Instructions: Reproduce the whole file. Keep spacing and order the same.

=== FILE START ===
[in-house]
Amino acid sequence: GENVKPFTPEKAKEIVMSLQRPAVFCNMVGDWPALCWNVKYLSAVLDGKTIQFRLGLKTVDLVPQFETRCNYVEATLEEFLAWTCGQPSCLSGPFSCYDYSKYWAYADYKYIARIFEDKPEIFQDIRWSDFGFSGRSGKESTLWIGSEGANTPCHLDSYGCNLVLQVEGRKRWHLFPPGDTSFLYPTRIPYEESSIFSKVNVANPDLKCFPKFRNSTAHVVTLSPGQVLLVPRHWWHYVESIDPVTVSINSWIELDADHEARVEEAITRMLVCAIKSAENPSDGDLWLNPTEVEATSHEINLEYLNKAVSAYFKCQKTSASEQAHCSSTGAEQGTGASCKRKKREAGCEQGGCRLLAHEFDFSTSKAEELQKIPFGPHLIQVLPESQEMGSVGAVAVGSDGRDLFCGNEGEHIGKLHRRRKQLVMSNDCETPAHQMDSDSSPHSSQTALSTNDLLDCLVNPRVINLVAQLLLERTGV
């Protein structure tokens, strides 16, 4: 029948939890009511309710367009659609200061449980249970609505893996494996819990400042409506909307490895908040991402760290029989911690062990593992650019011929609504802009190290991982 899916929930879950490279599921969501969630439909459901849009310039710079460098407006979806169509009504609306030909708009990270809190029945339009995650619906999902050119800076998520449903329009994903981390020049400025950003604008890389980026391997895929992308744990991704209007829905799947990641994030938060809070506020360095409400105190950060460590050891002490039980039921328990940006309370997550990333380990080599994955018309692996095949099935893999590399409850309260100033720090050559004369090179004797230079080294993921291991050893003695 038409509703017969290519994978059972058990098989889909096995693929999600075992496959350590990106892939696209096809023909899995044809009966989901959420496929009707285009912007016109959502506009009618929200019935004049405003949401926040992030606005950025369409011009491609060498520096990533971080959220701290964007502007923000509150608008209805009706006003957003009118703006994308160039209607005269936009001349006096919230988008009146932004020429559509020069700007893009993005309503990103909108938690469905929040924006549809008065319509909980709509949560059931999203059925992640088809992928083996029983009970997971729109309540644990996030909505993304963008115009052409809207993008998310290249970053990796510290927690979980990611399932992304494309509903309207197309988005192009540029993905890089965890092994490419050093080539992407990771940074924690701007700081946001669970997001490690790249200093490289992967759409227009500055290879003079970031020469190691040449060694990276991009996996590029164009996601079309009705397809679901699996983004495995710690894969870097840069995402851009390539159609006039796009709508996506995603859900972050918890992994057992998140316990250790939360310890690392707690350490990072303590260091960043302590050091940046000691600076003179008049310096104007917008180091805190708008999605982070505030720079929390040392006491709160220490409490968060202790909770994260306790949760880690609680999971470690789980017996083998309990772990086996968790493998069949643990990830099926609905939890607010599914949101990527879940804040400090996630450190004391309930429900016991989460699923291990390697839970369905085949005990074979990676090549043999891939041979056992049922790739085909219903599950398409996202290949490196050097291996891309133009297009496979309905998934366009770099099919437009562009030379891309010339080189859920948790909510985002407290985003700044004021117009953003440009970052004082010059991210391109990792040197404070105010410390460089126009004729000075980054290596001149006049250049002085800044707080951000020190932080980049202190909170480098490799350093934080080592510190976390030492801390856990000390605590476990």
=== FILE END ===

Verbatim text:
[in-house]
Amino acid sequence: GENVKPFTPEKAKEIVMSLQRPAVFCNMVGDWPALCWNVKYLSAVLDGKTIQFRLGLKTVDLVPQFETRCNYVEATLEEFLAWTCGQPSCLSGPFSCYDYSKYWAYADYKYIARIFEDKPEIFQDIRWSDFGFSGRSGKESTLWIGSEGANTPCHLDSYGCNLVLQVEGRKRWHLFPPGDTSFLYPTRIPYEESSIFSKVNVANPDLKCFPKFRNSTAHVVTLSPGQVLLVPRHWWHYVESIDPVTVSINSWIELDADHEARVEEAITRMLVCAIKSAENPSDGDLWLNPTEVEATSHEINLEYLNKAVSAYFKCQKTSASEQAHCSSTGAEQGTGASCKRKKREAGCEQGGCRLLAHEFDFSTSKAEELQKIPFGPHLIQVLPESQEMGSVGAVAVGSDGRDLFCGNEGEHIGKLHRRRKQLVMSNDCETPAHQMDSDSSPHSSQTALSTNDLLDCLVNPRVINLVAQLLLERTGV
């Protein structure tokens, strides 16, 4: 029948939890009511309710367009659609200061449980249970609505893996494996819990400042409506909307490895908040991402760290029989911690062990593992650019011929609504802009190290991982 899916929930879950490279599921969501969630439909459901849009310039710079460098407006979806169509009504609306030909708009990270809190029945339009995650619906999902050119800076998520449903329009994903981390020049400025950003604008890389980026391997895929992308744990991704209007829905799947990641994030938060809070506020360095409400105190950060460590050891002490039980039921328990940006309370997550990333380990080599994955018309692996095949099935893999590399409850309260100033720090050559004369090179004797230079080294993921291991050893003695 038409509703017969290519994978059972058990098989889909096995693929999600075992496959350590990106892939696209096809023909899995044809009966989901959420496929009707285009912007016109959502506009009618929200019935004049405003949401926040992030606005950025369409011009491609060498520096990533971080959220701290964007502007923000509150608008209805009706006003957003009118703006994308160039209607005269936009001349006096919230988008009146932004020429559509020069700007893009993005309503990103909108938690469905929040924006549809008065319509909980709509949560059931999203059925992640088809992928083996029983009970997971729109309540644990996030909505993304963008115009052409809207993008998310290249970053990796510290927690979980990611399932992304494309509903309207197309988005192009540029993905890089965890092994490419050093080539992407990771940074924690701007700081946001669970997001490690790249200093490289992967759409227009500055290879003079970031020469190691040449060694990276991009996996590029164009996601079309009705397809679901699996983004495995710690894969870097840069995402851009390539159609006039796009709508996506995603859900972050918890992994057992998140316990250790939360310890690392707690350490990072303590260091960043302590050091940046000691600076003179008049310096104007917008180091805190708008999605982070505030720079929390040392006491709160220490409490968060202790909770994260306790949760880690609680999971470690789980017996083998309990772990086996968790493998069949643990990830099926609905939890607010599914949101990527879940804040400090996630450190004391309930429900016991989460699923291990390697839970369905085949005990074979990676090549043999891939041979056992049922790739085909219903599950398409996202290949490196050097291996891309133009297009496979309905998934366009770099099919437009562009030379891309010339080189859920948790909510985002407290985003700044004021117009953003440009970052004082010059991210391109990792040197404070105010410390460089126009004729000075980054290596001149006049250049002085800044707080951000020190932080980049202190909170480098490799350093934080080592510190976390030492801390856990000390605590476990």